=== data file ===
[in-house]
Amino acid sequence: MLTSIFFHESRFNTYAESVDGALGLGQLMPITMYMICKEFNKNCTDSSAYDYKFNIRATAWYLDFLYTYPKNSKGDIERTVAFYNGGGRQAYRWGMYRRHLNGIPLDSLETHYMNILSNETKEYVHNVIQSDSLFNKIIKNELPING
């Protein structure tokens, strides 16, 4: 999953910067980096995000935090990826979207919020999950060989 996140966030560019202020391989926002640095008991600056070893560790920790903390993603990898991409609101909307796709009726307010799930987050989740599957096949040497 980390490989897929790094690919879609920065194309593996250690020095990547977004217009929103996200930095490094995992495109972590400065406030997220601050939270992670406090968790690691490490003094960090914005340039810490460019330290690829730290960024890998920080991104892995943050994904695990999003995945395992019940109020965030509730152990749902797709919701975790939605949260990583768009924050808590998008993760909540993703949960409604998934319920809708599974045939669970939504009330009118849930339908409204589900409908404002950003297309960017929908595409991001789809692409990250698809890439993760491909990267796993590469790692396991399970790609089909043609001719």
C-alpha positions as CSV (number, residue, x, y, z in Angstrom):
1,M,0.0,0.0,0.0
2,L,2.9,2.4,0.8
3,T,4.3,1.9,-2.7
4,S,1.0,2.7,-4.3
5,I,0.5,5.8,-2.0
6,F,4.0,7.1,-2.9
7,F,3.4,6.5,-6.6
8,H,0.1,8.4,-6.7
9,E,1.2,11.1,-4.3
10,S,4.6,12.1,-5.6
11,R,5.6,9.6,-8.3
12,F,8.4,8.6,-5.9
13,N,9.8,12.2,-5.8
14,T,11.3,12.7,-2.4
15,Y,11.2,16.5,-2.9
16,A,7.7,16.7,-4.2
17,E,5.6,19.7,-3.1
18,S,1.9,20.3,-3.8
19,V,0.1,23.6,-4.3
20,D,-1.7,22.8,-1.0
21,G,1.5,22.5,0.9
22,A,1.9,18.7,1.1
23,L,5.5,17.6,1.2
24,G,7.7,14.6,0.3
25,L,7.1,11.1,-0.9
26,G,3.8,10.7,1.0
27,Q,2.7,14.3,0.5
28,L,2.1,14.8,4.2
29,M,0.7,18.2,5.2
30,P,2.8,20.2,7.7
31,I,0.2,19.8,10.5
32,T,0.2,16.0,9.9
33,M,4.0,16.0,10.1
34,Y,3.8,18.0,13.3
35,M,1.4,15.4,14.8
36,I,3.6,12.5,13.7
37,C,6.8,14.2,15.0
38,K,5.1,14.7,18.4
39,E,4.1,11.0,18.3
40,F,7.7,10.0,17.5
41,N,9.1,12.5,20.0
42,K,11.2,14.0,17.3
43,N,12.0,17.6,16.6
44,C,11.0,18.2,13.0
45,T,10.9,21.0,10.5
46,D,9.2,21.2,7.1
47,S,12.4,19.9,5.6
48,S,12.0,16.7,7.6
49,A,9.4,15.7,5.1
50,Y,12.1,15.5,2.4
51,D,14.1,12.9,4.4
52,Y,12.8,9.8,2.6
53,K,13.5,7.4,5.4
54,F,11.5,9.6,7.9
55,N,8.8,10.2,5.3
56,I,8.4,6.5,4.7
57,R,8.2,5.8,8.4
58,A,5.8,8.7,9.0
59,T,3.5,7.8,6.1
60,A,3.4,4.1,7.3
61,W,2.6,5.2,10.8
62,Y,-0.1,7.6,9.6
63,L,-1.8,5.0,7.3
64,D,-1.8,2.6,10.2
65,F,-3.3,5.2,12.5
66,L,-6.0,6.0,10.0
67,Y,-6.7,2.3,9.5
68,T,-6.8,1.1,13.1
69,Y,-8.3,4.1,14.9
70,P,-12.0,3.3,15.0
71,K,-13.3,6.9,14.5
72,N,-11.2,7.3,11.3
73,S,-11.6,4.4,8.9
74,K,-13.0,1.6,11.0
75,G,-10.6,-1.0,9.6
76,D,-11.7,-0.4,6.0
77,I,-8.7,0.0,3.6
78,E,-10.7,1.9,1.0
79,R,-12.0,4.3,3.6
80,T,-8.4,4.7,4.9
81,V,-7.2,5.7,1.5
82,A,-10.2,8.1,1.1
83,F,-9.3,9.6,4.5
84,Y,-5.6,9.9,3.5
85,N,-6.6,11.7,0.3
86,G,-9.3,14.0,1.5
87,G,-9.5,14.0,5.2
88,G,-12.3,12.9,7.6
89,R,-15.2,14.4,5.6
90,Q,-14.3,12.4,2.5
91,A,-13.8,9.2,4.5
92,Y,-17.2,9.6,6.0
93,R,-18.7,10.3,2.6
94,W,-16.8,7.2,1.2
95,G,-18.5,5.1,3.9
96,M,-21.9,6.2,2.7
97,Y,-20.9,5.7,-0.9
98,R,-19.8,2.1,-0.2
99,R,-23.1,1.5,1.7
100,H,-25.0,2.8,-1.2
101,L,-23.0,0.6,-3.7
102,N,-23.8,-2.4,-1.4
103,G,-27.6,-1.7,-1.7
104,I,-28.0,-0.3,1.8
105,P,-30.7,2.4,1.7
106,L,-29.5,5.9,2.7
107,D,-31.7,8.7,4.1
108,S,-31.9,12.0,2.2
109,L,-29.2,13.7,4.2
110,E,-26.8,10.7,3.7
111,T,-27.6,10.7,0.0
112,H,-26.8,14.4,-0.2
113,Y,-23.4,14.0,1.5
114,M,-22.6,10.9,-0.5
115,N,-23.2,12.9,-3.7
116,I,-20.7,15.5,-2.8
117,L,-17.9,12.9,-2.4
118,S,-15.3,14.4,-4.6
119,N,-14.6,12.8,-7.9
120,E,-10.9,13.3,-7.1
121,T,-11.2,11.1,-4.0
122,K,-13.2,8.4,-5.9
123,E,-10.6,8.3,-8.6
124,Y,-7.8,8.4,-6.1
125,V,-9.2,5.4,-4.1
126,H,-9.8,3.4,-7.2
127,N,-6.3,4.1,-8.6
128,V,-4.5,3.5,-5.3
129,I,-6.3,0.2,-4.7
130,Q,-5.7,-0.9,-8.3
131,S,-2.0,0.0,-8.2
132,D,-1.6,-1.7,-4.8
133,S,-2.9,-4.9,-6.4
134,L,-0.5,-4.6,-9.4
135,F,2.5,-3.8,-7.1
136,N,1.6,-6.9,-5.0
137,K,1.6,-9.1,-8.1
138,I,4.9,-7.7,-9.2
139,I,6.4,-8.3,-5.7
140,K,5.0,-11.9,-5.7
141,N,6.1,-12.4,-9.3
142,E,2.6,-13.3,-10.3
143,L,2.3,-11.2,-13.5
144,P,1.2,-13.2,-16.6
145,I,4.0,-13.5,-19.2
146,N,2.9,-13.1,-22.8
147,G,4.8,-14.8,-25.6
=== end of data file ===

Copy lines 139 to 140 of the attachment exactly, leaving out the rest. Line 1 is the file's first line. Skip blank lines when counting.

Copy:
135,F,2.5,-3.8,-7.1
136,N,1.6,-6.9,-5.0